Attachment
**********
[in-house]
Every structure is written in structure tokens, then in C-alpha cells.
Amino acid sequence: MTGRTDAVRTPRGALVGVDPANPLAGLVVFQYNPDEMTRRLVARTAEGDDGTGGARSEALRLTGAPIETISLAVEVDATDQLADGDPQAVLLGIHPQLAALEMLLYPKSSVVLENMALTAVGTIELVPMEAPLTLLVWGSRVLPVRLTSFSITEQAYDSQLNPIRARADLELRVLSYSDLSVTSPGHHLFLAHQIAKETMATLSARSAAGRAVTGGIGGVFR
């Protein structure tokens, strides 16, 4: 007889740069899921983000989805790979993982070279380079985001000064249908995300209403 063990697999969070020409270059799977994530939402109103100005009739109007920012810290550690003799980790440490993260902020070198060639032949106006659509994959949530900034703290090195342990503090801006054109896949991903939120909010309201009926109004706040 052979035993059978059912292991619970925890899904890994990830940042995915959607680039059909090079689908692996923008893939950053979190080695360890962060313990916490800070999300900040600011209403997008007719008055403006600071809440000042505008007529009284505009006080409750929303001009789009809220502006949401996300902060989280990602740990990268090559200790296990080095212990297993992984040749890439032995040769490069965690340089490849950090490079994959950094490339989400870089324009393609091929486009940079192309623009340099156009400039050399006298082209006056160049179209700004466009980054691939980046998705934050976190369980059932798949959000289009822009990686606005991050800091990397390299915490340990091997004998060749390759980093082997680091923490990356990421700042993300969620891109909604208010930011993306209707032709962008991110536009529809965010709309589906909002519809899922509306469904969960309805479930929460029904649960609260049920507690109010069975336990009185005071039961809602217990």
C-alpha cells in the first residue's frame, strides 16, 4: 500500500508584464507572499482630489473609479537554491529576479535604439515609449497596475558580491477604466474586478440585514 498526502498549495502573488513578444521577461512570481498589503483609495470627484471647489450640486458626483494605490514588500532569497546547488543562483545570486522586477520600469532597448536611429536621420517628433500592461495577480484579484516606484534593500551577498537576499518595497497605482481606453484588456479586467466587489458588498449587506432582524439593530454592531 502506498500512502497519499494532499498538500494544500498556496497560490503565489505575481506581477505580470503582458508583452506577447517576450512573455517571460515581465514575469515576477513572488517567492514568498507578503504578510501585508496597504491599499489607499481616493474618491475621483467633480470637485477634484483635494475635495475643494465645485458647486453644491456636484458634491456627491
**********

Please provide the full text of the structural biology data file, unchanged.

[in-house]
Every structure is written in structure tokens, then in C-alpha cells.
Amino acid sequence: MTGRTDAVRTPRGALVGVDPANPLAGLVVFQYNPDEMTRRLVARTAEGDDGTGGARSEALRLTGAPIETISLAVEVDATDQLADGDPQAVLLGIHPQLAALEMLLYPKSSVVLENMALTAVGTIELVPMEAPLTLLVWGSRVLPVRLTSFSITEQAYDSQLNPIRARADLELRVLSYSDLSVTSPGHHLFLAHQIAKETMATLSARSAAGRAVTGGIGGVFR
């Protein structure tokens, strides 16, 4: 007889740069899921983000989805790979993982070279380079985001000064249908995300209403 063990697999969070020409270059799977994530939402109103100005009739109007920012810290550690003799980790440490993260902020070198060639032949106006659509994959949530900034703290090195342990503090801006054109896949991903939120909010309201009926109004706040 052979035993059978059912292991619970925890899904890994990830940042995915959607680039059909090079689908692996923008893939950053979190080695360890962060313990916490800070999300900040600011209403997008007719008055403006600071809440000042505008007529009284505009006080409750929303001009789009809220502006949401996300902060989280990602740990990268090559200790296990080095212990297993992984040749890439032995040769490069965690340089490849950090490079994959950094490339989400870089324009393609091929486009940079192309623009340099156009400039050399006298082209006056160049179209700004466009980054691939980046998705934050976190369980059932798949959000289009822009990686606005991050800091990397390299915490340990091997004998060749390759980093082997680091923490990356990421700042993300969620891109909604208010930011993306209707032709962008991110536009529809965010709309589906909002519809899922509306469904969960309805479930929460029904649960609260049920507690109010069975336990009185005071039961809602217990």
C-alpha cells in the first residue's frame, strides 16, 4: 500500500508584464507572499482630489473609479537554491529576479535604439515609449497596475558580491477604466474586478440585514 498526502498549495502573488513578444521577461512570481498589503483609495470627484471647489450640486458626483494605490514588500532569497546547488543562483545570486522586477520600469532597448536611429536621420517628433500592461495577480484579484516606484534593500551577498537576499518595497497605482481606453484588456479586467466587489458588498449587506432582524439593530454592531 502506498500512502497519499494532499498538500494544500498556496497560490503565489505575481506581477505580470503582458508583452506577447517576450512573455517571460515581465514575469515576477513572488517567492514568498507578503504578510501585508496597504491599499489607499481616493474618491475621483467633480470637485477634484483635494475635495475643494465645485458647486453644491456636484458634491456627491